The first thing that went wrong after we moved in was the flush on the upstairs toilet. Colin managed to replace it but after a month the stupid thing got jammed, so the water wouldn't stop running into the loo. We had to lift off the cistern lid and give it a nudge. So he got another fitting and cleaned out the cistern completely in-case it was a piece of grit causing the problem and guess what...... after another month the same thing happened again. The third go at it was with a completely different sort of flushing thingy but the handle wouldn't fit through the cistern. So eventually, 5 months after moving in and after altering the handle bit and finding a different spindle thingy among his plumbing-bits-that-might-come-in-handy, this morning........ success!
After all that we went off to a BBQ at our son and daughter-in-laws house! A very hot and sunny afternoon and quite a crowd squashed into their little back garden............Me and Colin, Cols' sister, husband and their two children and partners. Col's brother. Our youngest and Florence. As the sun moved round we all shuffled our chairs around the garden finding a bit of shade.
Florence decided to eat Grandad's watch - better than all the leaves and grass she nearly tried out while doing her commando crawl around the garden!
Home again for an evening reading an odd sort of book that I picked up yesterday - mainly because it was a Virago re-print and I was curious. Is it fiction or semi-autobiographical?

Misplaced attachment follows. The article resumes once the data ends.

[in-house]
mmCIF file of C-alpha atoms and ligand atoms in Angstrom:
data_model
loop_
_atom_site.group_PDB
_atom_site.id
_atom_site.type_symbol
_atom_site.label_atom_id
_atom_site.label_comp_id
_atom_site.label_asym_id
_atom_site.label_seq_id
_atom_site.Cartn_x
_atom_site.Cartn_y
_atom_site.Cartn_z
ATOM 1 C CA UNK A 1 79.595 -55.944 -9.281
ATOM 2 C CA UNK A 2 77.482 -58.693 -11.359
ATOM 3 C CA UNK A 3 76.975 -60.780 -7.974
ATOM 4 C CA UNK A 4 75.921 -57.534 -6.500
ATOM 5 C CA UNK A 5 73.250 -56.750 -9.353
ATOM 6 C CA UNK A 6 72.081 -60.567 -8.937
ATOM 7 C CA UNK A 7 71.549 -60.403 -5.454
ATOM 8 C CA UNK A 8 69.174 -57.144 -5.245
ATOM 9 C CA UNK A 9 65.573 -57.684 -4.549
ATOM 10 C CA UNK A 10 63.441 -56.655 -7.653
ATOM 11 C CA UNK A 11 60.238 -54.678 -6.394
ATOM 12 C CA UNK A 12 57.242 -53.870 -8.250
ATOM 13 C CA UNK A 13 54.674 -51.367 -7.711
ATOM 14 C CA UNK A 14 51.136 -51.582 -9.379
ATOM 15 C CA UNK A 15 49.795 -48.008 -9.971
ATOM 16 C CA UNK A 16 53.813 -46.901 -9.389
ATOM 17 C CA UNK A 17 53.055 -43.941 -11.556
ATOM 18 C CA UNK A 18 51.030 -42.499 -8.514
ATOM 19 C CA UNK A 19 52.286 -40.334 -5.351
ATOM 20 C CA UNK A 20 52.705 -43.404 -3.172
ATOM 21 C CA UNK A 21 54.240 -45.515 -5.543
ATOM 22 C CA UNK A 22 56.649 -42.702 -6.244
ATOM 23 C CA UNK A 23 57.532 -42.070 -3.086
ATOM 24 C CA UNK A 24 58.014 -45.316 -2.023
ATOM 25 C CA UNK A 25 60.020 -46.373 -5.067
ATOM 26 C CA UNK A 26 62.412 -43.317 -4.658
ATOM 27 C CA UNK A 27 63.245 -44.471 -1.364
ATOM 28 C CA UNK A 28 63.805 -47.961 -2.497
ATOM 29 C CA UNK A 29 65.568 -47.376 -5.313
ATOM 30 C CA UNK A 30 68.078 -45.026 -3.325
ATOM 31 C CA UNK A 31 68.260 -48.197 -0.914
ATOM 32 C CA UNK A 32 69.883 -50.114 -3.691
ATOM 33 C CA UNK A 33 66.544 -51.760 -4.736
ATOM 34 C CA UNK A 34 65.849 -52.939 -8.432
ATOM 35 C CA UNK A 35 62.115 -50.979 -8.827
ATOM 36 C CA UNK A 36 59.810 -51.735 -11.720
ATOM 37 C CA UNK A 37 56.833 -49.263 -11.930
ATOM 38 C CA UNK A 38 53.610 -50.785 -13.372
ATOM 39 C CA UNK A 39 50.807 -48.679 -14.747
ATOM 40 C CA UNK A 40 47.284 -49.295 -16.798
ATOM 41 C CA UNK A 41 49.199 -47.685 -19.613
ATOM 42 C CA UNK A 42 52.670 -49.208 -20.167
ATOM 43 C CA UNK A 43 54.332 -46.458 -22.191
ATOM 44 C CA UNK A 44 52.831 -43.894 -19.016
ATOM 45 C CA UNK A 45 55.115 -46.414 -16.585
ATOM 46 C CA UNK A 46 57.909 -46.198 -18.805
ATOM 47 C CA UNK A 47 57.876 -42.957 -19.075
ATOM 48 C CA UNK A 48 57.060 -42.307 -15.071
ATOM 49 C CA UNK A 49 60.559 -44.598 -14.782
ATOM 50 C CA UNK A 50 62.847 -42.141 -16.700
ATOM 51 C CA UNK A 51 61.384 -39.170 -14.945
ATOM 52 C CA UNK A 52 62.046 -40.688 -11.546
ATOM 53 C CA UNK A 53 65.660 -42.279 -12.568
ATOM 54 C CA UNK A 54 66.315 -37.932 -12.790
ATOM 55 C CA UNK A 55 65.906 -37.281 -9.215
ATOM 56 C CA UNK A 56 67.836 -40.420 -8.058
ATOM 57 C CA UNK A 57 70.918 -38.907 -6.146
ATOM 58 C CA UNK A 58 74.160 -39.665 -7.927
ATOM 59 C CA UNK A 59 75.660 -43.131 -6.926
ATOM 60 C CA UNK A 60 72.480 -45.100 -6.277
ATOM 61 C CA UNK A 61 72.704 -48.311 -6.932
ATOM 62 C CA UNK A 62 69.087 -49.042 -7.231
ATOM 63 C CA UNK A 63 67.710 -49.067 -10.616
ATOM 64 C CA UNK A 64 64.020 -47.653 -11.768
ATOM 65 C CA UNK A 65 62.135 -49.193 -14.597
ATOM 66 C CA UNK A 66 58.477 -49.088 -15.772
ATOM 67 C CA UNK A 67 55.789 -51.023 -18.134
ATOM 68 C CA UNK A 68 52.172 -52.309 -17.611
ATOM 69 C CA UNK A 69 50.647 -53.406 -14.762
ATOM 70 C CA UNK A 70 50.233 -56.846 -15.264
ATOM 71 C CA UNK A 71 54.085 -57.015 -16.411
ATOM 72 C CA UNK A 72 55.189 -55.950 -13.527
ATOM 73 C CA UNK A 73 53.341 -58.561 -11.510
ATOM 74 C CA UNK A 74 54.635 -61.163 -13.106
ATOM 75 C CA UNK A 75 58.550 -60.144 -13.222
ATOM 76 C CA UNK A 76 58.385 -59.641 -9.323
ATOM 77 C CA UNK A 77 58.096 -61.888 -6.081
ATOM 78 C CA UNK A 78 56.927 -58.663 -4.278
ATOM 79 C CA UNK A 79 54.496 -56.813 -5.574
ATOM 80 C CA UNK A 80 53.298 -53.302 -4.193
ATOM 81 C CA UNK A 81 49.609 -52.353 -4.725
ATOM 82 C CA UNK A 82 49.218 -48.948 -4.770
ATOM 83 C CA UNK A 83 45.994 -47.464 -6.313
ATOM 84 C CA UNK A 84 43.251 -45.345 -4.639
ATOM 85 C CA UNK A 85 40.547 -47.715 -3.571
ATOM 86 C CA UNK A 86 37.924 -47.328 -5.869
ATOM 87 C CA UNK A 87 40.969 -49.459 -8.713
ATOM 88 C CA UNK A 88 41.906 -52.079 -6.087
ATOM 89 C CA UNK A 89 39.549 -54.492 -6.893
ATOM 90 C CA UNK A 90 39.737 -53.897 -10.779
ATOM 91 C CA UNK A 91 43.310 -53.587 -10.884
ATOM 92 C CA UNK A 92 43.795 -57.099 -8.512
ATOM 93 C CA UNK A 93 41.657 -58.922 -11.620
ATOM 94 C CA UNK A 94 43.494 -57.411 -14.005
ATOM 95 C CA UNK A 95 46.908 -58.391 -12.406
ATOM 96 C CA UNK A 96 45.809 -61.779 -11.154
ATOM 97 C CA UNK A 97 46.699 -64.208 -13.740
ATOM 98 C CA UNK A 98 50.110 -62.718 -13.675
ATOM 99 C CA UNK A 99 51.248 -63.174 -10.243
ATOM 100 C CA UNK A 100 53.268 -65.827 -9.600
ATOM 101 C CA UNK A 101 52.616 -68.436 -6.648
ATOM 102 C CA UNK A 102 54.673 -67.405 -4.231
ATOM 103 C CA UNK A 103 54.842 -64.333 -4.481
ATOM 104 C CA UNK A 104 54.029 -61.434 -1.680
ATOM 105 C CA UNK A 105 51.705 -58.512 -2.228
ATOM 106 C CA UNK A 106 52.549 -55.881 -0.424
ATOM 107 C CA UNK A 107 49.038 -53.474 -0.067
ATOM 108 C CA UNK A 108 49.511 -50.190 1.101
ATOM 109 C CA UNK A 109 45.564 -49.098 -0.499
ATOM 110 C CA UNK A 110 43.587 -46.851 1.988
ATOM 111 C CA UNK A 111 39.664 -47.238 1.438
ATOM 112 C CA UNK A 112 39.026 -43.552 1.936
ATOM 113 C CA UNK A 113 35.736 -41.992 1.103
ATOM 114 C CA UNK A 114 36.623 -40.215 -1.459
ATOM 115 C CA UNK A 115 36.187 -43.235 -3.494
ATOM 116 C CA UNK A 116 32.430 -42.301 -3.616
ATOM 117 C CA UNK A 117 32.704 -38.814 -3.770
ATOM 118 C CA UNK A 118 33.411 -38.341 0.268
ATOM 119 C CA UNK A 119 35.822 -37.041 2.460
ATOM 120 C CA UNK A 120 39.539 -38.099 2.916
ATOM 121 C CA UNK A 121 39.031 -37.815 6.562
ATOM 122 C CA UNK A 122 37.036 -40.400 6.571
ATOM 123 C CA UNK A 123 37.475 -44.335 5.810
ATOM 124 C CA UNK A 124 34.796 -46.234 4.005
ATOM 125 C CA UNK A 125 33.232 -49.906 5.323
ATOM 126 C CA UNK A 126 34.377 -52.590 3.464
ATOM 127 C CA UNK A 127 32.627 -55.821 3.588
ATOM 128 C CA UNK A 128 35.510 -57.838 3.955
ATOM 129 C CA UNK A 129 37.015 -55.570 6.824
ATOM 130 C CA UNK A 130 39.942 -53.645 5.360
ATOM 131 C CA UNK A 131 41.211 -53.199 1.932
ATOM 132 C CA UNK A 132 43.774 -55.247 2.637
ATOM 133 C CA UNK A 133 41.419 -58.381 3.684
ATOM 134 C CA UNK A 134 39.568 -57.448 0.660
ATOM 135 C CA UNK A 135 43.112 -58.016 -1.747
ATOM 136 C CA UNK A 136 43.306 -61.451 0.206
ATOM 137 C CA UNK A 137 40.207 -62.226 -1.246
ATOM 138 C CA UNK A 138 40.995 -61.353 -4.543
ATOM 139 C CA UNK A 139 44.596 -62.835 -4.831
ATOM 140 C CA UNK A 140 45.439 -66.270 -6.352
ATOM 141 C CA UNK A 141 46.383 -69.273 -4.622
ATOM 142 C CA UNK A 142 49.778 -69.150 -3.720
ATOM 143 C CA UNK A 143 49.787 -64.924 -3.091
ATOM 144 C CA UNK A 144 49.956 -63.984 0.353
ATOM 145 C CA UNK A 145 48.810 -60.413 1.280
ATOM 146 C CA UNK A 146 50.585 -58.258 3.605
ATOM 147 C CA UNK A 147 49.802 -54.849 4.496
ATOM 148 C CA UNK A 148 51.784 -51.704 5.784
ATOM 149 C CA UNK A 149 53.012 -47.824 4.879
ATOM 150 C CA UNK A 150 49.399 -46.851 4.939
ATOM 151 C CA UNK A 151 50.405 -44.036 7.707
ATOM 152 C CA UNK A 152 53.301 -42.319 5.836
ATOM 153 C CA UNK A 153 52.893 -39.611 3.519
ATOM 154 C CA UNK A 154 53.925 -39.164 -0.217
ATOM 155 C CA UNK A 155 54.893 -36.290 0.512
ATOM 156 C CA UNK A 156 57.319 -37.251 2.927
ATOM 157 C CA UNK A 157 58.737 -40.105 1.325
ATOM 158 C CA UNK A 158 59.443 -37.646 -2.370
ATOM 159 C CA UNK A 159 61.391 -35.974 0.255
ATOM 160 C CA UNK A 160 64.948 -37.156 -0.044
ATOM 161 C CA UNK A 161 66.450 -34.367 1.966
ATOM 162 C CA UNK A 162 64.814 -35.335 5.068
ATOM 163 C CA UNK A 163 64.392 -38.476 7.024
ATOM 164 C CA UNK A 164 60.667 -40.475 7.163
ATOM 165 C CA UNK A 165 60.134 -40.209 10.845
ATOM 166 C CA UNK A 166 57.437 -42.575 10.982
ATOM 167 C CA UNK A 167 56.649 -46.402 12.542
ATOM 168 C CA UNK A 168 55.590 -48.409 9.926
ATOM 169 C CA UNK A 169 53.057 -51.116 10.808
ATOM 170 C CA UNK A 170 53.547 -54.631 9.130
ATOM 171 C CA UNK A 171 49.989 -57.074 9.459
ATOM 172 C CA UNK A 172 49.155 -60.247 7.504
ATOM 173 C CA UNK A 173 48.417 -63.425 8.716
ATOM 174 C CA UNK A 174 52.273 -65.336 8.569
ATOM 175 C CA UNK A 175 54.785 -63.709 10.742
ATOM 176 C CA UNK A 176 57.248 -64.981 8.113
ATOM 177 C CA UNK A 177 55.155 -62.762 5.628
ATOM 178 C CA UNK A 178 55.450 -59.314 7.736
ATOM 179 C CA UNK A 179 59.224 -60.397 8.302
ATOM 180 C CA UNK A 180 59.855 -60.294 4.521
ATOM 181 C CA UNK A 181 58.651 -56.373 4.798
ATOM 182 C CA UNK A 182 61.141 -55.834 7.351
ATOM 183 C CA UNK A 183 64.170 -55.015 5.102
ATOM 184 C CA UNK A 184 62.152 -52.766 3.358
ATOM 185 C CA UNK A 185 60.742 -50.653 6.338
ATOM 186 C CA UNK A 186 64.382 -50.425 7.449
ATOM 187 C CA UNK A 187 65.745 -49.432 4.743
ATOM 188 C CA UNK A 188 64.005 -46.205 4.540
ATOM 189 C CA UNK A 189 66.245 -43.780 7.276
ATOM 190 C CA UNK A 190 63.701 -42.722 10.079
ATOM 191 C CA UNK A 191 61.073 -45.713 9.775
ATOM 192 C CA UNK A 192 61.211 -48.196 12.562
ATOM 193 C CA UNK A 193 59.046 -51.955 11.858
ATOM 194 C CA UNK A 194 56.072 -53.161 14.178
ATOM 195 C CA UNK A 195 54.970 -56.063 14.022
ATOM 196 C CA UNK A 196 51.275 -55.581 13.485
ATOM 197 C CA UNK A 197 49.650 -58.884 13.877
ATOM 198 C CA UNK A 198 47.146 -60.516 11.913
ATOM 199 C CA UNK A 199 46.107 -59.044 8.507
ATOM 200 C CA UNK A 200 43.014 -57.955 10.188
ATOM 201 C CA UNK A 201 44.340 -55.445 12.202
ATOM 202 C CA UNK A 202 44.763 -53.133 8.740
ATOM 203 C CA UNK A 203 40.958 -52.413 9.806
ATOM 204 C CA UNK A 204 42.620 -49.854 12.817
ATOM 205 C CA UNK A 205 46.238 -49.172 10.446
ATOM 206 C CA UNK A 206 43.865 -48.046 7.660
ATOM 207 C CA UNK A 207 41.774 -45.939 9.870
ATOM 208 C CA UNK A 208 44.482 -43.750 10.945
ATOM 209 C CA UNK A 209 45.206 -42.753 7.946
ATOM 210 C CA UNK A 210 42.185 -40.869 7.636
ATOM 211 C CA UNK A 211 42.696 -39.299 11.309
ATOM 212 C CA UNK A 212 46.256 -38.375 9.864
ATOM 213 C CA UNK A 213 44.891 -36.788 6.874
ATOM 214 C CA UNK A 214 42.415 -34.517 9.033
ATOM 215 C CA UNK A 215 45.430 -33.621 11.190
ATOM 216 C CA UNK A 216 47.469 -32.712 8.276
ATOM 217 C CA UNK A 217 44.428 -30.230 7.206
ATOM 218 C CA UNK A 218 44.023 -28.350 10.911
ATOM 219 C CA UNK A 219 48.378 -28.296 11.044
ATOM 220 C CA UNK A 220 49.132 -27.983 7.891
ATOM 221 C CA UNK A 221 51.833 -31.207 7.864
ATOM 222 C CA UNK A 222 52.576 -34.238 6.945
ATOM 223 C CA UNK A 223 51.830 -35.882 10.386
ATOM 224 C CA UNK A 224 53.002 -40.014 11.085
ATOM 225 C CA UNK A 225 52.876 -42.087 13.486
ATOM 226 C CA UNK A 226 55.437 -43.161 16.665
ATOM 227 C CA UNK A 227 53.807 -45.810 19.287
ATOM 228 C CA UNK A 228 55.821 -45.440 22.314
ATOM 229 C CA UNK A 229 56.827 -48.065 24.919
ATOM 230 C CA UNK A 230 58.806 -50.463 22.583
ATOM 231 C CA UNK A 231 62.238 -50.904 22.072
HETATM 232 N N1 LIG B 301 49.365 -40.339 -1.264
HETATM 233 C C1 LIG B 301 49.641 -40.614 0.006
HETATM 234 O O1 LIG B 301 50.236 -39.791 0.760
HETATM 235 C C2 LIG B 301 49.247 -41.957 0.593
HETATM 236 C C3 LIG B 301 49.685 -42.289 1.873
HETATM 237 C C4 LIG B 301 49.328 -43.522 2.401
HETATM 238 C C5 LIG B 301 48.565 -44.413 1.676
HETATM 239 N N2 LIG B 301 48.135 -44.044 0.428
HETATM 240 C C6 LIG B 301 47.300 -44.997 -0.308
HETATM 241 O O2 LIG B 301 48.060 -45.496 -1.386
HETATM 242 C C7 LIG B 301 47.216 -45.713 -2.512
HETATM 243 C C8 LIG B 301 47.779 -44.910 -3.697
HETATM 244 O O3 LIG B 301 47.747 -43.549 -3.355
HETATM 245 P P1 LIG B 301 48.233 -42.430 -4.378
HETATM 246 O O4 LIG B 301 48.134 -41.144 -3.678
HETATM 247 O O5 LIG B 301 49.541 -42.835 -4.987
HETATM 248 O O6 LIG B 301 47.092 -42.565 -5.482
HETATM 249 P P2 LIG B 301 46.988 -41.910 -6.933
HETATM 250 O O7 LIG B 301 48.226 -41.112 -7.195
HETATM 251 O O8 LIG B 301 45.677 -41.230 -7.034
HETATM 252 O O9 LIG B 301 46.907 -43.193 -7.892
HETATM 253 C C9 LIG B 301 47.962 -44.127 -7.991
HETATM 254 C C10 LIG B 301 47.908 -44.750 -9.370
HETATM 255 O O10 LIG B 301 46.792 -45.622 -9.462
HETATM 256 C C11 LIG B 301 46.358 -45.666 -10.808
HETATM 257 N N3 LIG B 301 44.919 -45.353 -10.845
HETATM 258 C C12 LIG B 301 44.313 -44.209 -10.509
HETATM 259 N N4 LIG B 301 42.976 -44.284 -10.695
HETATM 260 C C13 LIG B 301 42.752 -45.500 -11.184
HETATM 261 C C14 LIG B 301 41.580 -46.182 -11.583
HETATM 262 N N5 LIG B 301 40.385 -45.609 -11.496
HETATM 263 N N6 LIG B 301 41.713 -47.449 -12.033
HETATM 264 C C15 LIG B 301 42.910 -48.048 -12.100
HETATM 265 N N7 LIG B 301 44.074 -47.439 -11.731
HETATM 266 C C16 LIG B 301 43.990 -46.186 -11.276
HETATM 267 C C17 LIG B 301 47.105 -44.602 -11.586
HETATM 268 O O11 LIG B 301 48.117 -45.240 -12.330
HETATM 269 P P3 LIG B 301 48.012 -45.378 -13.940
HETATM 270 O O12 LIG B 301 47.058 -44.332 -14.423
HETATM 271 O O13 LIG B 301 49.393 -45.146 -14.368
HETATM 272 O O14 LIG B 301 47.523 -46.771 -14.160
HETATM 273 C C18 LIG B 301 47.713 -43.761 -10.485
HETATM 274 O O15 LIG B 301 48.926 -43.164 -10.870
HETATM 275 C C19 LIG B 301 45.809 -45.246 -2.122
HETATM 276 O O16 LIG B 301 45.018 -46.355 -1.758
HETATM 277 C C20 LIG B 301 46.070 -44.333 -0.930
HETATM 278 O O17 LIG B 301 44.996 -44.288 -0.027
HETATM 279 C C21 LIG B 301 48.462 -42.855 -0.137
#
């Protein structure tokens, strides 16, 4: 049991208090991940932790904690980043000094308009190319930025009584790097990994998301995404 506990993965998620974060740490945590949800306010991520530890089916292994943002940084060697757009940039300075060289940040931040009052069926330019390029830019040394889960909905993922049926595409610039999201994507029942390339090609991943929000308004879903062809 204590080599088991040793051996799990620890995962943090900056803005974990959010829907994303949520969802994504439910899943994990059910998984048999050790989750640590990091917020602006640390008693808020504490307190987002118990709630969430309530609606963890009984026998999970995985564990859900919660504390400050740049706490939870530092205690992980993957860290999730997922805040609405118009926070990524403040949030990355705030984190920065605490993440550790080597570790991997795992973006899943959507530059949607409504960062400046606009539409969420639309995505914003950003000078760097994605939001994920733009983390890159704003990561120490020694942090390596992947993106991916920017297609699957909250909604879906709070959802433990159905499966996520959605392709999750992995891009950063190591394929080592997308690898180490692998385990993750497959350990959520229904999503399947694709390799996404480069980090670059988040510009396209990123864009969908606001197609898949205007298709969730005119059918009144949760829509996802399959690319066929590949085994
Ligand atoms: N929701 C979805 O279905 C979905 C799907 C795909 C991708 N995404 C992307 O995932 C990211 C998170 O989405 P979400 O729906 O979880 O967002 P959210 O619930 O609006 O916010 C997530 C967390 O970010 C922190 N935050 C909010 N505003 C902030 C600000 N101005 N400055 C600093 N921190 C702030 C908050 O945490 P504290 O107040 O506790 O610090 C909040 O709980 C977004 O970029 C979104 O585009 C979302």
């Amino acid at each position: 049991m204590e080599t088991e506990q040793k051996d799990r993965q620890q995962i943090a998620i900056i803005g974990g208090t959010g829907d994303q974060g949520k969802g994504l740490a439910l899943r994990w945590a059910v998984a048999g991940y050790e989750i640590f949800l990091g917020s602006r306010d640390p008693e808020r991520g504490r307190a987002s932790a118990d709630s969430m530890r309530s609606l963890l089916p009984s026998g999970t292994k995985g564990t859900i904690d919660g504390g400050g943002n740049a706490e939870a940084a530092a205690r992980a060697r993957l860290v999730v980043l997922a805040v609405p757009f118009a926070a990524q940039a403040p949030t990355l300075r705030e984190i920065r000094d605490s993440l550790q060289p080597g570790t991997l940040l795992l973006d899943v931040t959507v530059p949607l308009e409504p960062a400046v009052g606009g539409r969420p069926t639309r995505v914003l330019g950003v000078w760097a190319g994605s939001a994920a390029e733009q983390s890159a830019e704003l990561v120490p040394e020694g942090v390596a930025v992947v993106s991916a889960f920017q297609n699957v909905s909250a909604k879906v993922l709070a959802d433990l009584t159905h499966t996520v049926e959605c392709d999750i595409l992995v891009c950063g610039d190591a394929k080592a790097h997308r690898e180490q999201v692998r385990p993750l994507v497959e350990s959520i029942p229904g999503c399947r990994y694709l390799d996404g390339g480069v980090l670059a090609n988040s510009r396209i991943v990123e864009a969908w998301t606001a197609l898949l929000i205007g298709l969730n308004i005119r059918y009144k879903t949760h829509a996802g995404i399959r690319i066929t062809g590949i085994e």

On the banks of the River Avon, five sisters are born. The seasons come and go, the girls take their lessons under the ash tree, and always there is the sound of water swirling through the weir. Then, unexpectedly, an air of decay descends upon the house: ivy grows unchecked over the windows, angry shouts split the summer air, the milk sours in the larder and their father takes out his gun. Tragedy strikes the family, and before long the furniture is being auctioned off and the sisters dispersed among relatives. In her daring first novel, originally published in 1947, Barbara Comyns' unique young heroine relates the vivid, funny and bittersweet story of a childhood.
That's the twelfth book I've read this month! Proving how little there is on TV - Thank heavens Strictly Come Dancing is back soon.
Bank Holiday Monday was spent being quiet
Looking at this....................................The sky and trees above from the comfort of a recliner in the garden
"A rags-to-riches story with a deeply original spin, NOT ALL TARTS ARE APPLE is narrated by seven-year-old Rosie who grows up in a cafe in 1950s Soho, watched over by her eagle-eyed Auntie Maggie and Uncle Bert, and visited on occasions by her mother, the mysterious, and often drunk, Perfumed Lady. But it soon transpires that the Perfumed Lady's family - landed gentry who hail from a country estate near Bath - are desperate to get their hands on Rosie, and will stop at nothing - even kidnap - to acquire her.
Peopled with a wonderful cast of eccentric subsidiary characters - Great Aunt Dodie, Madame Zelda and Paulette, Sharky, the Campini Family who run an Italian delicatessan in Old Compton Street, and Maltese Joe - all of whom live in a Soho so atmospherically evoked that you can smell and taste it."
It reminded me of Up The Junction